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Corkeyno2

Jupiter's Gravity

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I'm making a video on falling into Jupiter, and what would happen to you. Does anyone know how fast you would be falling after 1 minute if you jumped out of a spaceship 100 miles above Jupiter? Any help would be appreciated.

Thanks,

Corkey

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The only things I can think of is at the present time is...

1. Io... constantly being pulled and flexed and is >400000 kms* from Jupiter.

2. comet Shoemaker/Levy 9... and that was >40000 kms* from Jupiter before it started to get ripped and torn apart into smaller fragments... by Jove, that did leave a mark or two! :evil62:  (21 fragments in total).

 

* verification needed.

Edited by Philip R
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Unless I've got it wrong, roughly 1500 metres/second, having travelled 45km - assuming you had not yet encountered the atmosphere and not accounting for the decrease in gravity 100 miles up.

(I used http://www.smartconversion.com/unit_calculation/acceleration_calculator.aspx and http://keisan.casio.com/exec/system/1224829579)

 

Edited by furrysocks2
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Just now, furrysocks2 said:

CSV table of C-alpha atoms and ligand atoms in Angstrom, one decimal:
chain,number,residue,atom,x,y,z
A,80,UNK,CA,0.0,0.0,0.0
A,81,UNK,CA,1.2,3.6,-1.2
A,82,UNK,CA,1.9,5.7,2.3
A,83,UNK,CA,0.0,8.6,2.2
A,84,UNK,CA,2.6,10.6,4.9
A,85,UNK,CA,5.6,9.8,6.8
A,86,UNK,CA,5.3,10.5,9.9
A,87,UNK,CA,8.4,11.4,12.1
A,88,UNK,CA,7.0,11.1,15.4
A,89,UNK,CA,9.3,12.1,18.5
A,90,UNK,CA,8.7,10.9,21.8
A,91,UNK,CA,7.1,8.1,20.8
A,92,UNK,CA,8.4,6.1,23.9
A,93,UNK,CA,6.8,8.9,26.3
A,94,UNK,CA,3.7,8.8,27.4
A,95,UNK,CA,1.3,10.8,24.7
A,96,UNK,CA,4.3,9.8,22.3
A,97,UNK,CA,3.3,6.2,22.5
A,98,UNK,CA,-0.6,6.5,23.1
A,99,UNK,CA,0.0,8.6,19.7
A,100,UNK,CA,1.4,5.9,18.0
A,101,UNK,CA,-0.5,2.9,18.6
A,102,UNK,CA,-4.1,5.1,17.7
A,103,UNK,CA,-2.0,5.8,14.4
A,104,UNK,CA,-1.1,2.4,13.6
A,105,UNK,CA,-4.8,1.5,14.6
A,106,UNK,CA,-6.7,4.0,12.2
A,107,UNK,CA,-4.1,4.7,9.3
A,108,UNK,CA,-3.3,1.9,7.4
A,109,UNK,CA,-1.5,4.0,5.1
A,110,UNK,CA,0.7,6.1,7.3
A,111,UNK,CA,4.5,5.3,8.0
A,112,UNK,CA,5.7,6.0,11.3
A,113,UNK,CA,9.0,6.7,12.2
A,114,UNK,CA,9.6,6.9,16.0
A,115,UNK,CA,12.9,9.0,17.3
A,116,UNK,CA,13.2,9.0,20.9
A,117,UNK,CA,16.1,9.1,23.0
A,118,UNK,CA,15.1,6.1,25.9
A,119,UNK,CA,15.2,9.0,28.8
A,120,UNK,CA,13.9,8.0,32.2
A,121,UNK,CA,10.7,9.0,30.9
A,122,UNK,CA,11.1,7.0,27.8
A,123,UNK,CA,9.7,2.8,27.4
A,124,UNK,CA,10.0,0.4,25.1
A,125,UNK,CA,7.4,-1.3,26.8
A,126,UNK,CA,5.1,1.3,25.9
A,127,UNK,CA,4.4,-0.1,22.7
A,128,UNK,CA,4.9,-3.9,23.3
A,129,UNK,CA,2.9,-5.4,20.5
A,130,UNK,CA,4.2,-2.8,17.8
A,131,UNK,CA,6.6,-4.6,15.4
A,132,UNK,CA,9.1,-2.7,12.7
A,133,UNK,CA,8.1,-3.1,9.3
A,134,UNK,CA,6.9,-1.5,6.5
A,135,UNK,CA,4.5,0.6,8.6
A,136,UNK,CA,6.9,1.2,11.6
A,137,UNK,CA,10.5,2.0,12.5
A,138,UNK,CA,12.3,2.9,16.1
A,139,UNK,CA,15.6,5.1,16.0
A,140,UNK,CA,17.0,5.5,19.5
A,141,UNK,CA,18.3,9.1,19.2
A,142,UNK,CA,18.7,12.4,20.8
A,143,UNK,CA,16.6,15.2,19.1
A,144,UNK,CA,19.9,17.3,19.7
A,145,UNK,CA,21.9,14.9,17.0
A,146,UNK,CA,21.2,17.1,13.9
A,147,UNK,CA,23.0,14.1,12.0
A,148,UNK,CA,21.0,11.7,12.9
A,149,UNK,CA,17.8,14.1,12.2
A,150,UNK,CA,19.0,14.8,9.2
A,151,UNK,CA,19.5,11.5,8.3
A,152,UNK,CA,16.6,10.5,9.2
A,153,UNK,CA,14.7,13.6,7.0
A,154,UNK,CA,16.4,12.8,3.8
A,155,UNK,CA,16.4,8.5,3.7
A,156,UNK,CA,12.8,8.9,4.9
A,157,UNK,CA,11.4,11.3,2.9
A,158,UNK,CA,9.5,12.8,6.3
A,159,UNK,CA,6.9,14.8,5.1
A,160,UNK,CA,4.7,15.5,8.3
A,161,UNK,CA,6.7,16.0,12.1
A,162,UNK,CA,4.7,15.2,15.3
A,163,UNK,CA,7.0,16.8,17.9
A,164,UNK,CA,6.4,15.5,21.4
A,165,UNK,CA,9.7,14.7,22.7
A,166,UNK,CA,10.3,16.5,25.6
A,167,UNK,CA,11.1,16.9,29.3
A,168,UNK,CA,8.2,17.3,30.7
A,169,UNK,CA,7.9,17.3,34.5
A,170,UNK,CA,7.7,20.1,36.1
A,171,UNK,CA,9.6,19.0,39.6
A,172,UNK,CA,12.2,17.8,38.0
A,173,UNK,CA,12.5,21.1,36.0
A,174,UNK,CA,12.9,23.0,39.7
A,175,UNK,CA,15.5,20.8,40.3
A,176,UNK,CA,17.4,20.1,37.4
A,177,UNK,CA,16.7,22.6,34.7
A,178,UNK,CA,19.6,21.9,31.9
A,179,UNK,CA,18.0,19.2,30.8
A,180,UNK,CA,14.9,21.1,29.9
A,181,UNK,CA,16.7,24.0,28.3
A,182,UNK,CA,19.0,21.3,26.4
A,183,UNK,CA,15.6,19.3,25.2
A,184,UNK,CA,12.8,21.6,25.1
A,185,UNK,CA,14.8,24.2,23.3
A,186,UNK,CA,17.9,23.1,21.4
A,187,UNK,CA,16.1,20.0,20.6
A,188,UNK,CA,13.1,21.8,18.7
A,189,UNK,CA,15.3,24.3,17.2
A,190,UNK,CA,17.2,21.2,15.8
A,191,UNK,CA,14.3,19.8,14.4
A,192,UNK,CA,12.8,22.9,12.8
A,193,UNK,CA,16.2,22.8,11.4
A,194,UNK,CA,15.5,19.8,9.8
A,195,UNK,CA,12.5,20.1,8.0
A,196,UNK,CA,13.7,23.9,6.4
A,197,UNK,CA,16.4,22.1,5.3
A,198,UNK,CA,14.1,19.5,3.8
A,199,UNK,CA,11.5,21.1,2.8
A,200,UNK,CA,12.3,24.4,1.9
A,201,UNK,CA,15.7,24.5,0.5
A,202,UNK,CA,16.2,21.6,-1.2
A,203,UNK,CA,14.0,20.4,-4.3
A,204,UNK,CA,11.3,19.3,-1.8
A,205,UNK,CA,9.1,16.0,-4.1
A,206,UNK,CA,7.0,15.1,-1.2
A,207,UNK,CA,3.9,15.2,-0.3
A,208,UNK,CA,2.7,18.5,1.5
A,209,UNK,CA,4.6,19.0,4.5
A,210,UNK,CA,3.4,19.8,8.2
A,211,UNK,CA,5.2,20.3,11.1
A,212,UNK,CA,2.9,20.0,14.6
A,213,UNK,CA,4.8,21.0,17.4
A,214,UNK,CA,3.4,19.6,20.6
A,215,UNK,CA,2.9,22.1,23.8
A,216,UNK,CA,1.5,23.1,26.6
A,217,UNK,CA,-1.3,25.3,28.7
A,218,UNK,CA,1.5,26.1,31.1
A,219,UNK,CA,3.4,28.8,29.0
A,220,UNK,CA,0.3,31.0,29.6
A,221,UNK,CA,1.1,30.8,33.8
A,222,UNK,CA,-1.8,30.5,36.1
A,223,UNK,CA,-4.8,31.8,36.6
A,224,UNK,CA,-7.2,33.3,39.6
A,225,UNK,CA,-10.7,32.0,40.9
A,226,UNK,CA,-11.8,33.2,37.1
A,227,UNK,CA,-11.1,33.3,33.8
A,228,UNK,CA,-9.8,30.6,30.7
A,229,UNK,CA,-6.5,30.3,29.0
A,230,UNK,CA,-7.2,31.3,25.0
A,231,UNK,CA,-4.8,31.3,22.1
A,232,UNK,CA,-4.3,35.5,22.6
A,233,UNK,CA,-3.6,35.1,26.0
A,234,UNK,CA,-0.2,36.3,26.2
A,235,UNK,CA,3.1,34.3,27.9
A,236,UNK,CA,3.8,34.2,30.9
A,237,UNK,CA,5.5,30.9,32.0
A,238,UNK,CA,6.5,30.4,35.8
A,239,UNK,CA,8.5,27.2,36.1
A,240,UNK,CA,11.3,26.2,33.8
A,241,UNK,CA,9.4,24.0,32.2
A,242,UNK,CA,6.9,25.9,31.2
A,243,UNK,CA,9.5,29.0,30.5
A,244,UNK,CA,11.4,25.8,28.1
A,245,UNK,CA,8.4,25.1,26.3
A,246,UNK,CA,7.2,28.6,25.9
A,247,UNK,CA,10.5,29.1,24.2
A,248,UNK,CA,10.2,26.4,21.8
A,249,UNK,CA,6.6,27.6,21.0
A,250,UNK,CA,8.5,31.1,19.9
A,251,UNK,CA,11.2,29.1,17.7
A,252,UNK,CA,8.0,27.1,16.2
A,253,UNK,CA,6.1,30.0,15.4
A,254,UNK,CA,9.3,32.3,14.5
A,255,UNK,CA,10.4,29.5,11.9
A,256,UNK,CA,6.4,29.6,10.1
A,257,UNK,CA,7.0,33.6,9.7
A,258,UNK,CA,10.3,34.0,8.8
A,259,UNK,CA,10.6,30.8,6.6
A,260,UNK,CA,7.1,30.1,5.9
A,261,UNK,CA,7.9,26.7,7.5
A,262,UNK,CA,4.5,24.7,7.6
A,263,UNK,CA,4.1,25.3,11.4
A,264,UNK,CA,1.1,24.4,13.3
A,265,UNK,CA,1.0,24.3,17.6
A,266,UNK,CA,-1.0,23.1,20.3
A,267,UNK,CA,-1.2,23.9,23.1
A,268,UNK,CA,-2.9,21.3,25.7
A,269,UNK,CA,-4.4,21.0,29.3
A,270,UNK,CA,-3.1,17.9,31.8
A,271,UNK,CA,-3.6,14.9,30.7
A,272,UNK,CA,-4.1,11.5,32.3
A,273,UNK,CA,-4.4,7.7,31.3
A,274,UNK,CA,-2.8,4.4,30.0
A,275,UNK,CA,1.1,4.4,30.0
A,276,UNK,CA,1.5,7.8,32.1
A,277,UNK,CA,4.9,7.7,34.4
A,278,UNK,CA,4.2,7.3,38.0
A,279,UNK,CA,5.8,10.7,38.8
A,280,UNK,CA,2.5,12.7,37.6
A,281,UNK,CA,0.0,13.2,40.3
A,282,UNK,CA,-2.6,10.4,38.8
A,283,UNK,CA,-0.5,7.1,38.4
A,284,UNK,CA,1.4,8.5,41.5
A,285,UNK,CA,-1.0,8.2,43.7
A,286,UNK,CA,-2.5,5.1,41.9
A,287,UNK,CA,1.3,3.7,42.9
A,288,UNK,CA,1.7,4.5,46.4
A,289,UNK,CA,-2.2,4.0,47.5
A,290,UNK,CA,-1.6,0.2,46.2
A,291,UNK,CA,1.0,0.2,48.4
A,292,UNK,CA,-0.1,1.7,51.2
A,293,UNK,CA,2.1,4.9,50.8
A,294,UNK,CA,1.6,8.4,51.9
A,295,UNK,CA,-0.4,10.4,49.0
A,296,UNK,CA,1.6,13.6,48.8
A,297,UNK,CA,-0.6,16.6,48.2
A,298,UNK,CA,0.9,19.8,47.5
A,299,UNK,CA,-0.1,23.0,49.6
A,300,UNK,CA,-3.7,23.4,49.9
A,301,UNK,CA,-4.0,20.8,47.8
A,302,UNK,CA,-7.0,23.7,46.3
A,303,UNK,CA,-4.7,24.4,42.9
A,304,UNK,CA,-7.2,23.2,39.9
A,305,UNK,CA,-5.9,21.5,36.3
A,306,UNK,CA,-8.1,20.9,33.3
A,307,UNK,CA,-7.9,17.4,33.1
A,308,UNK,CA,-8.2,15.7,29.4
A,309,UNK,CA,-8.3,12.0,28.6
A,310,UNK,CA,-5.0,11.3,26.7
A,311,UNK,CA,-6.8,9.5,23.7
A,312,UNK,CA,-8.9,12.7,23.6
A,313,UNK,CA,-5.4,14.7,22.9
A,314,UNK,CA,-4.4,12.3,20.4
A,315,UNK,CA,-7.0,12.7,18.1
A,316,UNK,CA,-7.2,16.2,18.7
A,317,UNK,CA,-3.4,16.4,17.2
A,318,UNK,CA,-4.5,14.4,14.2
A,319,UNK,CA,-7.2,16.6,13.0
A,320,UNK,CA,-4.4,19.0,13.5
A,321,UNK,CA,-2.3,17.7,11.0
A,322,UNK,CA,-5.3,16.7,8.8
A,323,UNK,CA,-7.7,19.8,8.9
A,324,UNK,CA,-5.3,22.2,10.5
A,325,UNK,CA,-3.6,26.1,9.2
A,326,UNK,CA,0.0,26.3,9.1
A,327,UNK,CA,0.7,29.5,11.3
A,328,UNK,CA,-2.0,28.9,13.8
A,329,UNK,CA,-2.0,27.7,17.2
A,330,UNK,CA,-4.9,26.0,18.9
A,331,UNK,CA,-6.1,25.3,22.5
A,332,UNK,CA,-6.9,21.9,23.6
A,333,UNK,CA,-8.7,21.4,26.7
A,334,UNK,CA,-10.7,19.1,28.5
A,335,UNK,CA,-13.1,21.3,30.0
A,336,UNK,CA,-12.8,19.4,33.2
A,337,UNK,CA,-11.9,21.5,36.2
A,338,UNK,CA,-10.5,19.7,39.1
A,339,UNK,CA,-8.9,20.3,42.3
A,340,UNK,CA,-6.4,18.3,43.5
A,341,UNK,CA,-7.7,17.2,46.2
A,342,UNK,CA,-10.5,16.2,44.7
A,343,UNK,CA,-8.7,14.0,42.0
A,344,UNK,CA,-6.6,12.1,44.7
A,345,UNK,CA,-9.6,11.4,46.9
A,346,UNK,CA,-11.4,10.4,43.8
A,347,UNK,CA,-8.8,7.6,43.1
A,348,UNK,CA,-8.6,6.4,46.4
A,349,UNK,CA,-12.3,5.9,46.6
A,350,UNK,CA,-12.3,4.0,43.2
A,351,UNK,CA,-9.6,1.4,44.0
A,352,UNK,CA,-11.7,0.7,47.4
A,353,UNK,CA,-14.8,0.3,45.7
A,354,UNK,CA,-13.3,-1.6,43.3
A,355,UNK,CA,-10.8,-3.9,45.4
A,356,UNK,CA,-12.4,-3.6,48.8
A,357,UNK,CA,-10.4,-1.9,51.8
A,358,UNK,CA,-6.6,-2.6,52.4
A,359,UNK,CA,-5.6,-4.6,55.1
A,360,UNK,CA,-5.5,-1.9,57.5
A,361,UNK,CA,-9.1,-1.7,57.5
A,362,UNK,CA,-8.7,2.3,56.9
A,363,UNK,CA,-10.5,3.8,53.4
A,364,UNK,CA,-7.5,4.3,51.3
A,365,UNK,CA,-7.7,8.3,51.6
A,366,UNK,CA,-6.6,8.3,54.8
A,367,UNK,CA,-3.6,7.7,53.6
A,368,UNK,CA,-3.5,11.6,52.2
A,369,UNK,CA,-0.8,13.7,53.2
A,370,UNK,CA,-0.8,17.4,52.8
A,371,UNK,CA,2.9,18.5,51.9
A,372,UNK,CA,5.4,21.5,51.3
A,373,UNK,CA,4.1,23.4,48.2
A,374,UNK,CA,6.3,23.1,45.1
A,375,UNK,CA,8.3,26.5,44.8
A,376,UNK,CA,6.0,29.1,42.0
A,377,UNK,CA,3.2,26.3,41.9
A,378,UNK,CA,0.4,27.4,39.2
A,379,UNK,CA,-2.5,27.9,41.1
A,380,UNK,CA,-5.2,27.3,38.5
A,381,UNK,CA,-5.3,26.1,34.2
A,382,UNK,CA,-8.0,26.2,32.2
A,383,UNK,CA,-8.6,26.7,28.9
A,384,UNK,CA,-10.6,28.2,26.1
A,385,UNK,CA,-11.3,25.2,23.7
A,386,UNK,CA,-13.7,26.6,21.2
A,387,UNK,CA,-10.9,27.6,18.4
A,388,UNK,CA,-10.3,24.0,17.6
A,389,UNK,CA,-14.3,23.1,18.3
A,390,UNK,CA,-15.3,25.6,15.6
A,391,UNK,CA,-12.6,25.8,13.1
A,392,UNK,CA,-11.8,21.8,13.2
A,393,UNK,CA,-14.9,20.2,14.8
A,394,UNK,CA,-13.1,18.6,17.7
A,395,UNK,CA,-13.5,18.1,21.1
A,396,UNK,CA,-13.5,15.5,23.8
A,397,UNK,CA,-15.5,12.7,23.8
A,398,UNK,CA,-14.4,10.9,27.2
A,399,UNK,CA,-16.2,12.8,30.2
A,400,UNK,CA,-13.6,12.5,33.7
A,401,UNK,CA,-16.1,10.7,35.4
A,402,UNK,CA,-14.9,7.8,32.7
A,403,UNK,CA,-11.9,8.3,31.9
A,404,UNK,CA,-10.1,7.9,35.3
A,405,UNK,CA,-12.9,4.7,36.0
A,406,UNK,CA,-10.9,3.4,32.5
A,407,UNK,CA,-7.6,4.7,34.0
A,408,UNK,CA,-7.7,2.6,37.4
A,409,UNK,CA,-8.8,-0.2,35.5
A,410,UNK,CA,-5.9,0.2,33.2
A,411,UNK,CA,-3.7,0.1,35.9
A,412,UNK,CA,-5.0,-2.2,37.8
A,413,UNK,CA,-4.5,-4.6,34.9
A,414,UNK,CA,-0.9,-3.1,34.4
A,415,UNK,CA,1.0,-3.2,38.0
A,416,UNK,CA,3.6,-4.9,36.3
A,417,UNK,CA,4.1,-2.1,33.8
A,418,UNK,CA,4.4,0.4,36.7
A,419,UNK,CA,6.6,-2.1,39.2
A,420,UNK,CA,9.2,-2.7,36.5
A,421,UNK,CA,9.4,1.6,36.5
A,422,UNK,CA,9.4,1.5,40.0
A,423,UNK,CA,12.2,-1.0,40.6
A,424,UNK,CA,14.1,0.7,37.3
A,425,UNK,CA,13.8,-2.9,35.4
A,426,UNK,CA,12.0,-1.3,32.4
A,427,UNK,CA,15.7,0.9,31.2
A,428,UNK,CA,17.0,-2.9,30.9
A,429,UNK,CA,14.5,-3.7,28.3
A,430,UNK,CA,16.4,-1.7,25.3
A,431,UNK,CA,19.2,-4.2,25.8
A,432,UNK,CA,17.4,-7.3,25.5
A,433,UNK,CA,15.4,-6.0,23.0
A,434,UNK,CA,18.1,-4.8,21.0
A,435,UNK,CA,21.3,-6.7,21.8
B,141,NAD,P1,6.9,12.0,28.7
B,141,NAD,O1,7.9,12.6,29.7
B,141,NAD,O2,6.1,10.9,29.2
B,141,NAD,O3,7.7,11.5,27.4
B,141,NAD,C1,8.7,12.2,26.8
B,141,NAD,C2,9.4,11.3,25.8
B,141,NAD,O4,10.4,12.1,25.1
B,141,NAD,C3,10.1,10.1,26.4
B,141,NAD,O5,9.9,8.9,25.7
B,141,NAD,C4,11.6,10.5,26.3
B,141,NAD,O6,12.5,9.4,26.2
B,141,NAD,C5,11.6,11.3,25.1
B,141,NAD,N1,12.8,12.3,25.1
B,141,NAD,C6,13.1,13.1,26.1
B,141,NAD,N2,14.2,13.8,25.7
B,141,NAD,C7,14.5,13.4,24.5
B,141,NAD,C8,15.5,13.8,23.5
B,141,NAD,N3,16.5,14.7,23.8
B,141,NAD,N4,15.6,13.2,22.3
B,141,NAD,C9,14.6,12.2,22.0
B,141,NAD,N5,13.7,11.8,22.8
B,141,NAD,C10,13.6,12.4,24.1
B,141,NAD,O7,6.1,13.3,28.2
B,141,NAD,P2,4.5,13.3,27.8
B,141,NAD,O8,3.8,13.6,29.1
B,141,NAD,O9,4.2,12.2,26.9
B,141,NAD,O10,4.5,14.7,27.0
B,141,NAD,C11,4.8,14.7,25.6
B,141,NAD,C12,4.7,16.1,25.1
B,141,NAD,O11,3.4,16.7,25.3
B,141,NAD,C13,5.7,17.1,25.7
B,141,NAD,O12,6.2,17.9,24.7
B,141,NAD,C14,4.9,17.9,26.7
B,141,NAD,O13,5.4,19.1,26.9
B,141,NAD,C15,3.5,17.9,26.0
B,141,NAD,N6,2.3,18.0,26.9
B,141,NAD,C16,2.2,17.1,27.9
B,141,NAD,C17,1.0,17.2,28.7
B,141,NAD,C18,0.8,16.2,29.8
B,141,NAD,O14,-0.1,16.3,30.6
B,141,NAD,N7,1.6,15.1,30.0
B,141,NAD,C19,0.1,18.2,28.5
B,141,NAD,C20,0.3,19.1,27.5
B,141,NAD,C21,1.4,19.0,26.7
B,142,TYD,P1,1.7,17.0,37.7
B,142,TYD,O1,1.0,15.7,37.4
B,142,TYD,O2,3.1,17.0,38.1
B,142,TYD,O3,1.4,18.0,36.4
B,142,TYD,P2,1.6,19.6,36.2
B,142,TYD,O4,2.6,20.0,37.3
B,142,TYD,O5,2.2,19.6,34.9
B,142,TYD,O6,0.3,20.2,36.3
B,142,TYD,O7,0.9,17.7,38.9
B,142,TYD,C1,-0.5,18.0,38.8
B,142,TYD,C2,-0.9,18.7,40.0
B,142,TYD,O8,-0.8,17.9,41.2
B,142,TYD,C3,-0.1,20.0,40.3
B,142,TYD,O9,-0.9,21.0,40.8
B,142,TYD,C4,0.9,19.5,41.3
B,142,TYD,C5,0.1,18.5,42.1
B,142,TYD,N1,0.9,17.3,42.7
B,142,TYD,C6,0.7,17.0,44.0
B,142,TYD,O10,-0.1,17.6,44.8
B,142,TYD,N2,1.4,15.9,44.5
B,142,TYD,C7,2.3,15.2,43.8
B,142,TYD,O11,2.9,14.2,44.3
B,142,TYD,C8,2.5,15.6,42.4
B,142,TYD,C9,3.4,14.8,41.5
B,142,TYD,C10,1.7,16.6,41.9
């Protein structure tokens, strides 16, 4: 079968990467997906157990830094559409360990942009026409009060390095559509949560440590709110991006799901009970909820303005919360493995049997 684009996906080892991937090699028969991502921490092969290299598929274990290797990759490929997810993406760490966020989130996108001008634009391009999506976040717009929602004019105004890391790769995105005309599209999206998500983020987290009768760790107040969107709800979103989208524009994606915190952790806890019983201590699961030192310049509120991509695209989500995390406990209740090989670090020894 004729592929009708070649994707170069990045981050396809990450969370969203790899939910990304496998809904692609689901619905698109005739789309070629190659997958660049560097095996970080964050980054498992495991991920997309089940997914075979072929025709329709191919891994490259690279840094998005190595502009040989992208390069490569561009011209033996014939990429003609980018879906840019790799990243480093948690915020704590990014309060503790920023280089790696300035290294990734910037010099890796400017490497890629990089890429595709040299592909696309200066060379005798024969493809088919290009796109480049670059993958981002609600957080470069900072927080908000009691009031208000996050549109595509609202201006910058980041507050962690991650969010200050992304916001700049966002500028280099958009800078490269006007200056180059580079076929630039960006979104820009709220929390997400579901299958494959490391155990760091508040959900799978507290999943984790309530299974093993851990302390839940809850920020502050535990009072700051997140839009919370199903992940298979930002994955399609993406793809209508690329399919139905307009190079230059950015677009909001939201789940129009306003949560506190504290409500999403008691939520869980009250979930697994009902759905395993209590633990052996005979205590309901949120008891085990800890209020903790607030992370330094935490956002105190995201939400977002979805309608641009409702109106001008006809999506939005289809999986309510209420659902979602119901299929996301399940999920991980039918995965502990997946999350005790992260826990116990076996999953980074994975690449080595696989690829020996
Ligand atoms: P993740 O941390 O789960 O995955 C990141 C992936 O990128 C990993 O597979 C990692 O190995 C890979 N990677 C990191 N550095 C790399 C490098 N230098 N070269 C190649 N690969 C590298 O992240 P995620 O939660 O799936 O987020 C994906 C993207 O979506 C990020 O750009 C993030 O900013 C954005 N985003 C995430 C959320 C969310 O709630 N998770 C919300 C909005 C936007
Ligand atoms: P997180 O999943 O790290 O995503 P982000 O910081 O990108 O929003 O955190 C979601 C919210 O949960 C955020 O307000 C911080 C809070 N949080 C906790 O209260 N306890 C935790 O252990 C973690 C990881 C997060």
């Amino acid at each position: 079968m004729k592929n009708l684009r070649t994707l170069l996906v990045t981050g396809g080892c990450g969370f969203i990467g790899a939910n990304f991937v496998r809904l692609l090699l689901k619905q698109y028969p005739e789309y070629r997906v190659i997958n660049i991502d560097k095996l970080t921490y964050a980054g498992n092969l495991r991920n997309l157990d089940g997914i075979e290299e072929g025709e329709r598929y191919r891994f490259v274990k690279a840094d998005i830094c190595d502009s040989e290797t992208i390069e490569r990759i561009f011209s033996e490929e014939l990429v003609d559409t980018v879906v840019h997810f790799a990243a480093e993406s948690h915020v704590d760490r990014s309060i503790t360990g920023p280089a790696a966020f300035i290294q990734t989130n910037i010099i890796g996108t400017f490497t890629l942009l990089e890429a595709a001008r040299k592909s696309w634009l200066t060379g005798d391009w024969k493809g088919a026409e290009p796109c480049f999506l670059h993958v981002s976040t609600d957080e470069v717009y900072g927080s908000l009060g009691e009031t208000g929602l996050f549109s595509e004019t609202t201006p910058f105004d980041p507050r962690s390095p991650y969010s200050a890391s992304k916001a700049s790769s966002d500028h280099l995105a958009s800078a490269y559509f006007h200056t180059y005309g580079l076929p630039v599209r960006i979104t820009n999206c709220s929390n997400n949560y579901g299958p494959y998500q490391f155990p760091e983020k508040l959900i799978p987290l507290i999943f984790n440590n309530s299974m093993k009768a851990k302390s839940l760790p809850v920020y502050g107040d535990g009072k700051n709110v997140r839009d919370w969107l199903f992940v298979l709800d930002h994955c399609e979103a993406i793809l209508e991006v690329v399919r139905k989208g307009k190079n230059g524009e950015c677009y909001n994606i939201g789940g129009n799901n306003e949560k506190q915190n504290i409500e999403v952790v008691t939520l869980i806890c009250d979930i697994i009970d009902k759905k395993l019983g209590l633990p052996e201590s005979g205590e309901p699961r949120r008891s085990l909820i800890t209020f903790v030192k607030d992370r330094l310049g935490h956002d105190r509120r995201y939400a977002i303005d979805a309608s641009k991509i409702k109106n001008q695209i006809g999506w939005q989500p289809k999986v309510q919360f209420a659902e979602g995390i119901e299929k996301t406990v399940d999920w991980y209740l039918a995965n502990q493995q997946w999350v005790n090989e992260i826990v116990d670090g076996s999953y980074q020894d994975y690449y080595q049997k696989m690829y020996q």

Unless I've got it wrong, roughly 1500 metres/second, having travelled 45km - assuming you had not yet encountered the atmosphere and not accounting for the decrease in gravity 100 miles up.

Thanks. I think it was about 500 miles an hour if you counted resistance, but not counting it I got the same as you :)

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This is the formula to calculate final velocity

Acceleration is the rate of change of velocity of an object. where a is acceleration, v is the final velocity of the object, u is the initial velocity of the object and t is the time that has elapsed. This equation can be rearranged to give: v = u + at

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Here is another one you may like to ponder :-  If you and Jupiter were the only things in the universe (hypothetically ;) ) (by which I mostly mean to ignore the sun) and you fell from very very far away (like almost  infinitely far away) down towards Jupiter how fast would you be travelling when you hit ? Almost infinitely fast ?? or a bit less ??

59.5km/s  Highlight the greens to see the answer :)

aka Jupiter escape velocity

Edited by SilverAstro
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You would have to think about it, but I see old Felix Baumgartner  leapt
from his balloon at 40km? At a pressure of ~0.2 Atmospheres! Such a
daring feat (Balloon ascent then jump!) looks possible on Jupiter too? :p

You might even START just above the "Haze Layer" shown? You'd still
be in cloud for over 100km of free fall? Jupiter has a "thick atmosphere"!
I sense you'd end a LOT faster / hotter / smaller than our hero though! :evil4:

AAAKKPD0.GIF

Edited by Macavity
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